with 23 football players emerging from
behind the wall and throwing baseballs
to Red Sox players. Safety Lawyer Mil-
loy carried the Super Bowl trophy,
bringing it to shortstop Nomar Garcia-
parra to rub.
Martinez, hoping for a healthy season,
fell behind 7-1 in the second inning.
Boston came back to take the lead, but
lost 12-11 to Toronto.
In Cincinnati, a cow who avoided
workers in a local park for 10 days after
escaping from a meatpacking plant, was
given a key to the city but was too
unruly to appear in a parade celebrating
the opener between the Reds and Chica-
The 1,100-poupd animal was agitated
by the marching bands and crowd noise
and ruled out of the parade.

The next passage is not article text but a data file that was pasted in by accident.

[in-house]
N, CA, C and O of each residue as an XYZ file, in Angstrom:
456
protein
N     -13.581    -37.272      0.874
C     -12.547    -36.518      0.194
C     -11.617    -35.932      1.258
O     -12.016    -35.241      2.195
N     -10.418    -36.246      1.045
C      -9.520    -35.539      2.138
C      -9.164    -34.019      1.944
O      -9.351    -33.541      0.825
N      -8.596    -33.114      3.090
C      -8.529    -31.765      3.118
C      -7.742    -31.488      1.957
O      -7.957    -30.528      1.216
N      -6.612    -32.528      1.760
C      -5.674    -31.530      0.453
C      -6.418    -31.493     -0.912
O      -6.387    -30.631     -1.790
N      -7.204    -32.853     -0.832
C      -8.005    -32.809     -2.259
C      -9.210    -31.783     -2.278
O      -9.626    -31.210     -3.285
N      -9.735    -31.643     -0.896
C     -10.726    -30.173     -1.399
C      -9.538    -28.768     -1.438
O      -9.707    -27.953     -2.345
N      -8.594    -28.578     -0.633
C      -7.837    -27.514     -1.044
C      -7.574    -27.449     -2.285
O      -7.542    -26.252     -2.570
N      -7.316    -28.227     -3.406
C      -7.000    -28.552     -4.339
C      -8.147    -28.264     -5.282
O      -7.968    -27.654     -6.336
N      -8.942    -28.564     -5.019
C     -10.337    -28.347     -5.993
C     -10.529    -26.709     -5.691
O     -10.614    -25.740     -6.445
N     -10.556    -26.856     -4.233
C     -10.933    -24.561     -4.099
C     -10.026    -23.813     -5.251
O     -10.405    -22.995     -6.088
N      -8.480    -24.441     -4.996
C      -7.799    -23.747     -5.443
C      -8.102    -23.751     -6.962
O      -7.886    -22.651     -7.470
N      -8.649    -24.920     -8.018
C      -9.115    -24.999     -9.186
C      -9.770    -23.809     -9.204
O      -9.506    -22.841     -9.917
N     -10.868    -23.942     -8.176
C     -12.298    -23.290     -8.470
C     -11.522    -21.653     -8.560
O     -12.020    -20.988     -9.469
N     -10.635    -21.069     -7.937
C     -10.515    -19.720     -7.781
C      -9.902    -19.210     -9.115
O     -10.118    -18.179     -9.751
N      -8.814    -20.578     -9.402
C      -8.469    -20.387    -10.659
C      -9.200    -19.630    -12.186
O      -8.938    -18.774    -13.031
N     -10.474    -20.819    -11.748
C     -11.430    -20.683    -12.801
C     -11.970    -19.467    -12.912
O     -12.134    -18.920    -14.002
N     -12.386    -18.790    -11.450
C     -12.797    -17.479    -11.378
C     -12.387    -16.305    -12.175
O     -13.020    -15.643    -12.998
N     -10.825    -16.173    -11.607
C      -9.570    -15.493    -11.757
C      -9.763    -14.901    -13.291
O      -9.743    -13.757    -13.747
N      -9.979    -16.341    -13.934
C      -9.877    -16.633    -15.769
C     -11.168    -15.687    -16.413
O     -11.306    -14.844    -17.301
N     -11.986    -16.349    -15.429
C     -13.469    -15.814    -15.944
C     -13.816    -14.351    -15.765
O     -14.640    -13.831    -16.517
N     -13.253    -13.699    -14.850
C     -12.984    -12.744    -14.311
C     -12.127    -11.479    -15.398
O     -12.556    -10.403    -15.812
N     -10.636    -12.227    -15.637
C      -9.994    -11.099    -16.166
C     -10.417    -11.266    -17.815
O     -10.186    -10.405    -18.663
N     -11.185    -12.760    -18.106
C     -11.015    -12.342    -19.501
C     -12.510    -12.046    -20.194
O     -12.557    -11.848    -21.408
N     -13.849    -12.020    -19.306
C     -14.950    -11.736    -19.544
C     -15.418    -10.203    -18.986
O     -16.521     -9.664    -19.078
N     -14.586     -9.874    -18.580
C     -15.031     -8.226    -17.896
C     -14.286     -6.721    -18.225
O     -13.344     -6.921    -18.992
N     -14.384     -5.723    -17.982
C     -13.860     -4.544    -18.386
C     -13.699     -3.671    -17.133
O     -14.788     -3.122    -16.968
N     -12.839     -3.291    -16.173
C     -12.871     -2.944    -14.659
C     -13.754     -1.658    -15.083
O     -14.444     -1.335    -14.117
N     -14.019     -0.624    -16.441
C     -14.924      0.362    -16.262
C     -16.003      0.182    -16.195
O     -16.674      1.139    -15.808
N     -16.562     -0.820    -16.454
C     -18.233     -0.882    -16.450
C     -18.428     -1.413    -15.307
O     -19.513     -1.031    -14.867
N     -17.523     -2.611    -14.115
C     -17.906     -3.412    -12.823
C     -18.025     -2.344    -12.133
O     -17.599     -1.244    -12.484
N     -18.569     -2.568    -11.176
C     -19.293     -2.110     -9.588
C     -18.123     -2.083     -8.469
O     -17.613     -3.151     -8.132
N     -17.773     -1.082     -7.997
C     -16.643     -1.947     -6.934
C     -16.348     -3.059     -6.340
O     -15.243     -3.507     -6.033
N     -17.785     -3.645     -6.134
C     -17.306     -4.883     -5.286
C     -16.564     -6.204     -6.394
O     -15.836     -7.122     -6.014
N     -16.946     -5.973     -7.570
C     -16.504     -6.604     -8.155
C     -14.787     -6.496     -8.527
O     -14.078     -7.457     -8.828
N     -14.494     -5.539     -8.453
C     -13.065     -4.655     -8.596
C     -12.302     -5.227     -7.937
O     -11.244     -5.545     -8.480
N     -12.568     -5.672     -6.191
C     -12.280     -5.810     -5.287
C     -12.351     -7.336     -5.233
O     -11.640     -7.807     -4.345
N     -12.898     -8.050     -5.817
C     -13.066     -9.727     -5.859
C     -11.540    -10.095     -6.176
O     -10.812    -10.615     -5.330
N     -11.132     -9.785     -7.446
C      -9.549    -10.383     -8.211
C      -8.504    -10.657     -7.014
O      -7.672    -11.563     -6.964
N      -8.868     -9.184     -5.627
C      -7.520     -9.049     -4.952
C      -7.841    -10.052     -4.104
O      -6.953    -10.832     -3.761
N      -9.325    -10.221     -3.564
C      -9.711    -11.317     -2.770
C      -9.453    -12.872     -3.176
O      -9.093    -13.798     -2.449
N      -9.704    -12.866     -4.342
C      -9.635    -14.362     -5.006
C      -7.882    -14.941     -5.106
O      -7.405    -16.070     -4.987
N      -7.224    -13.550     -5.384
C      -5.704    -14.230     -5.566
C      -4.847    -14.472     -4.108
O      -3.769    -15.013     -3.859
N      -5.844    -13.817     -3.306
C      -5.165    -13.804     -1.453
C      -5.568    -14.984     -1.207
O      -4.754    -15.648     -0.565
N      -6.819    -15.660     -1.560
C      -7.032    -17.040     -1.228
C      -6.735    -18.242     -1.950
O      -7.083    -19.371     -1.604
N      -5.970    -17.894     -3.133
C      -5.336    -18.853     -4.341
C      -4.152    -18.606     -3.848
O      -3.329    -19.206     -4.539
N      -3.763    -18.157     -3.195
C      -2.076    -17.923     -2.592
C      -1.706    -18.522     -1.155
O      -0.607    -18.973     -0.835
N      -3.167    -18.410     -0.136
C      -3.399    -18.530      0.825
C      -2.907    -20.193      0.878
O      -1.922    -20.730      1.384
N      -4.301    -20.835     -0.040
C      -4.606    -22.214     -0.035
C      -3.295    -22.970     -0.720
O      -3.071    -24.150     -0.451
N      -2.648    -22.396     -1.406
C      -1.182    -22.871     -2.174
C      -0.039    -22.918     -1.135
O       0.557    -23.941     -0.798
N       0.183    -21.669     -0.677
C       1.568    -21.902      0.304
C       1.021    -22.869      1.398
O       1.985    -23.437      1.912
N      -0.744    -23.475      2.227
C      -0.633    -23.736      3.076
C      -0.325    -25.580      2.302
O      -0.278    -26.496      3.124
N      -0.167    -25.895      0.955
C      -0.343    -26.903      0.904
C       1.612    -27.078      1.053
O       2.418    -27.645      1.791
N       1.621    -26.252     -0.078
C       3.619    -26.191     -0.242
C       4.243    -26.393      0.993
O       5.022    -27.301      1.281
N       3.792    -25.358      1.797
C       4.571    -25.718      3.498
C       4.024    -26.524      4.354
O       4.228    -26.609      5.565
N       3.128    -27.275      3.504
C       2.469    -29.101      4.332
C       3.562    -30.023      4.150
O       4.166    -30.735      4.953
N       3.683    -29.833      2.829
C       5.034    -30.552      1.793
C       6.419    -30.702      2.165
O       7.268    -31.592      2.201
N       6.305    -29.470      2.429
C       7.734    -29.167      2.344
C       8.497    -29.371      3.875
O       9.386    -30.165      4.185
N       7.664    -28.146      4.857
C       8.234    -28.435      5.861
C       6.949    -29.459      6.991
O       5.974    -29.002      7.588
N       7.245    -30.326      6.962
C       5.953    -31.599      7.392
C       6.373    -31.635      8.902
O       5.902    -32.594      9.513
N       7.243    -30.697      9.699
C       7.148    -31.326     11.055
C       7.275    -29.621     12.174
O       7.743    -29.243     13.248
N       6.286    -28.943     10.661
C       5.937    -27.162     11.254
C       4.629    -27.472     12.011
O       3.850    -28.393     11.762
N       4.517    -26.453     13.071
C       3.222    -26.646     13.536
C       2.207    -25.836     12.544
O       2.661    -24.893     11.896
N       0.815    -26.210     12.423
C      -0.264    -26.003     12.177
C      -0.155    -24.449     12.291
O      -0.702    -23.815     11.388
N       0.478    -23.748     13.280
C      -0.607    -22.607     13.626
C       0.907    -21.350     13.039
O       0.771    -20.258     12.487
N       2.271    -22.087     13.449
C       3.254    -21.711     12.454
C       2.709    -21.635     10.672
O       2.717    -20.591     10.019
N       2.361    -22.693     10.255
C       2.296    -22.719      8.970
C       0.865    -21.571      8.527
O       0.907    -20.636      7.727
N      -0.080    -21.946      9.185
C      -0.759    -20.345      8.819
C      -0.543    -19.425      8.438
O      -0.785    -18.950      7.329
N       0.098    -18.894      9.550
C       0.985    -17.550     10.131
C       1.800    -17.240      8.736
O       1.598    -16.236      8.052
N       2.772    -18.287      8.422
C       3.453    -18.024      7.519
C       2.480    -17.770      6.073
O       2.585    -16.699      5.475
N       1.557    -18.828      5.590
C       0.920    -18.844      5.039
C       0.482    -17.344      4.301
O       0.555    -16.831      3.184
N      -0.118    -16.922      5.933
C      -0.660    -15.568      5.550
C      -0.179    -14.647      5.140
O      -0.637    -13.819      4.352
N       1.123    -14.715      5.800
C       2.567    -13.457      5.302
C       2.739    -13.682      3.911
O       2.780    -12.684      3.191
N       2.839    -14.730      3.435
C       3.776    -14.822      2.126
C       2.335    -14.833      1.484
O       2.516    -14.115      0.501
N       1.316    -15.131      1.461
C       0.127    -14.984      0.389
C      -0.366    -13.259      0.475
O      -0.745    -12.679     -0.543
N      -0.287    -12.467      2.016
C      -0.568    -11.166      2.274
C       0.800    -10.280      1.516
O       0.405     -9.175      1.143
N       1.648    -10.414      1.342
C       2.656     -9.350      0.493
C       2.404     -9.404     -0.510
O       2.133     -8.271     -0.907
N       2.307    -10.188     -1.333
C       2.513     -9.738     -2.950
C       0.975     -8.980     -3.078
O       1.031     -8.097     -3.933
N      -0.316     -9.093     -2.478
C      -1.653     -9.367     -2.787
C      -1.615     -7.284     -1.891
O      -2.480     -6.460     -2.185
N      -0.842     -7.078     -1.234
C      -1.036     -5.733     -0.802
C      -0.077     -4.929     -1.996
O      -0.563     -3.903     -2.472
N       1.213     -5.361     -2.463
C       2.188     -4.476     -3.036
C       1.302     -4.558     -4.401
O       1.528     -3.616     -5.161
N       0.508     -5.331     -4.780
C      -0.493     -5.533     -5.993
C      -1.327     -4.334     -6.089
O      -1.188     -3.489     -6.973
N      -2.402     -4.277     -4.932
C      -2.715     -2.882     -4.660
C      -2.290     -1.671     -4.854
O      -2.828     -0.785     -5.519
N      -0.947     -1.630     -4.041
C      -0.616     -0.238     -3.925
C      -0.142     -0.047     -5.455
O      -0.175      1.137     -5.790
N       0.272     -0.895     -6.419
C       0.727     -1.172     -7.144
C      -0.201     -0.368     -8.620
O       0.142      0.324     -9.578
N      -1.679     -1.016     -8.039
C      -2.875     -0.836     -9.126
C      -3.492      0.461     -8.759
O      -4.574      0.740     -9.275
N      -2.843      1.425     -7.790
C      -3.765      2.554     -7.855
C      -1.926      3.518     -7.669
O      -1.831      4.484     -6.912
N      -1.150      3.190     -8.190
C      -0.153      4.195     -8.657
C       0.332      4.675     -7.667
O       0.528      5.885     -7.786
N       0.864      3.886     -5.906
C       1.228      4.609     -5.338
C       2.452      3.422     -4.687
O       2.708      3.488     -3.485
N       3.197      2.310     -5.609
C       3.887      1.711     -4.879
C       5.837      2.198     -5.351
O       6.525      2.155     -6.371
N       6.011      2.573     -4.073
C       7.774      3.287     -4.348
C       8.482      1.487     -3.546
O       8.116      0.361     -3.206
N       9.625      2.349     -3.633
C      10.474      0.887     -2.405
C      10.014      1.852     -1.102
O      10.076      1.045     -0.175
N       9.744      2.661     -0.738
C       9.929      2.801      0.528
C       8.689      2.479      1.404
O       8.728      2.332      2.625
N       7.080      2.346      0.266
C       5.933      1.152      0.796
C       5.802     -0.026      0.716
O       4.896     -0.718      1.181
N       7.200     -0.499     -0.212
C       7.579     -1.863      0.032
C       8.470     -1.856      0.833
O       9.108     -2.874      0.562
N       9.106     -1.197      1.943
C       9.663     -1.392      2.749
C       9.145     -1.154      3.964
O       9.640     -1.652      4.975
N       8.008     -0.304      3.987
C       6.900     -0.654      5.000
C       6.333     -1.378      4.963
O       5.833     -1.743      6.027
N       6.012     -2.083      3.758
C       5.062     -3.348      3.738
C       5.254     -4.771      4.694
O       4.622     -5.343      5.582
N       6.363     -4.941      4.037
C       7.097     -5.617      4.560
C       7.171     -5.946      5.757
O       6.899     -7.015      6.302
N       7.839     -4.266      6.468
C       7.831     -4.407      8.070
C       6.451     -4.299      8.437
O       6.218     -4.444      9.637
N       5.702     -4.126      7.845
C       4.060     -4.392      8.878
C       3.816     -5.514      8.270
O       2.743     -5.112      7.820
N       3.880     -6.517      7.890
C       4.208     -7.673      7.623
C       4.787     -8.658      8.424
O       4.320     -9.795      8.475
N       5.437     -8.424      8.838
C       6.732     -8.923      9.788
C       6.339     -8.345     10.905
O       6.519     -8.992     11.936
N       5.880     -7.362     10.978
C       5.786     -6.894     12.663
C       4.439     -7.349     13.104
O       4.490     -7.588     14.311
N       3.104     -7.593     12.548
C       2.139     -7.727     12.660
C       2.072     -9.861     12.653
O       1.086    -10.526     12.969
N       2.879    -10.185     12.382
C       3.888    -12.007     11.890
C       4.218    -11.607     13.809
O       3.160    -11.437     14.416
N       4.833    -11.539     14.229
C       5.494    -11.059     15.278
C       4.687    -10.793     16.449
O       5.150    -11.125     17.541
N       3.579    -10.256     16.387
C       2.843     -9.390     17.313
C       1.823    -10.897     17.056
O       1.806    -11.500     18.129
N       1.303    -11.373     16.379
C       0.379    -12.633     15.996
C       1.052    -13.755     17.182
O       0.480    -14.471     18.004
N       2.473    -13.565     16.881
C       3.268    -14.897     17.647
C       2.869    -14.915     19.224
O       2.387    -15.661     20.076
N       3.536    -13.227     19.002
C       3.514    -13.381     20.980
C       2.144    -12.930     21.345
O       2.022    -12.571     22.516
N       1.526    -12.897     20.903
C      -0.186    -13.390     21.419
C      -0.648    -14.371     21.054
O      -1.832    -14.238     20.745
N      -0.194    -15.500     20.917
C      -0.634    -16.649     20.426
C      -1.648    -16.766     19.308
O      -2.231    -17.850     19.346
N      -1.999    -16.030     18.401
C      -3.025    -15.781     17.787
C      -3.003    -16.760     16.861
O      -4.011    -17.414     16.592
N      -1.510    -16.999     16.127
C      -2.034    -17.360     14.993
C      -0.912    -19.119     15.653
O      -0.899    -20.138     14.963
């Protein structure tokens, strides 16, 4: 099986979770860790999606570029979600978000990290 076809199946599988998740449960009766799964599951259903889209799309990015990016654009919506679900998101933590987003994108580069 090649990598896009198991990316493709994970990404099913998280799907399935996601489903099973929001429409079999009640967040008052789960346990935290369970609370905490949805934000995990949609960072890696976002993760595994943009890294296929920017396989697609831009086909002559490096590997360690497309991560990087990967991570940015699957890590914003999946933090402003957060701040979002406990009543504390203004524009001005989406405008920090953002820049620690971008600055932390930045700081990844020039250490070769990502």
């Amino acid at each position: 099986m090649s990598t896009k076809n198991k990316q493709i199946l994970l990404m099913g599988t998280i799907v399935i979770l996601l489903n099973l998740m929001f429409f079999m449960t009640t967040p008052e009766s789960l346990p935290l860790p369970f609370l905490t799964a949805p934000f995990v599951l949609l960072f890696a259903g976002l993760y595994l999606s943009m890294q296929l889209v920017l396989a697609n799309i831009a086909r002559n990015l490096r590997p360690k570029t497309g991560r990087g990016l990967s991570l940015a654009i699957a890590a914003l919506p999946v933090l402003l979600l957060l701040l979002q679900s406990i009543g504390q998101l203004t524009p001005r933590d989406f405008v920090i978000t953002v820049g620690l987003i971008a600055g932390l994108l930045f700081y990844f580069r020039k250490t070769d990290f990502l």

Marge Schott, a part owner of the
Reds who keeps cattle at her suburban
Cincinnati home, said she tried to feed
the cow "goodies" but was shooed away
by its attendants.
The Reds won their final opener at
Cinergy Field, 5-4 on Aaron Boone's
ninth-inning sacrifice fly.
Arizona raised the World Series
championship banner over the swim-
ming pool at Bank One Ballpark. Then
Randy Johnson punctuated the celebra-
tion, shutting out San Diego 2-0.
they haven't learned anything from the Boston
"I think Boston College, they came out and were
on a mission," Vancik said. "From the minute that
the puck dropped, they were ready to go.
"The start of any game is huge, and we have to
have a great start to the game. That's what we had
down here at Yost and at the two games down at
Joe Louis (in the CCHA Super Six)."
Also, for the second straight year, Michigan will
enter its semifinal matchup as the underdog. Min-
nesota is the No. 2 seed in the West, but the fourth-
seeded Wolverines have enjoyed being an
underestimated team in backs-to-the-wall situa-
tions throughout the season.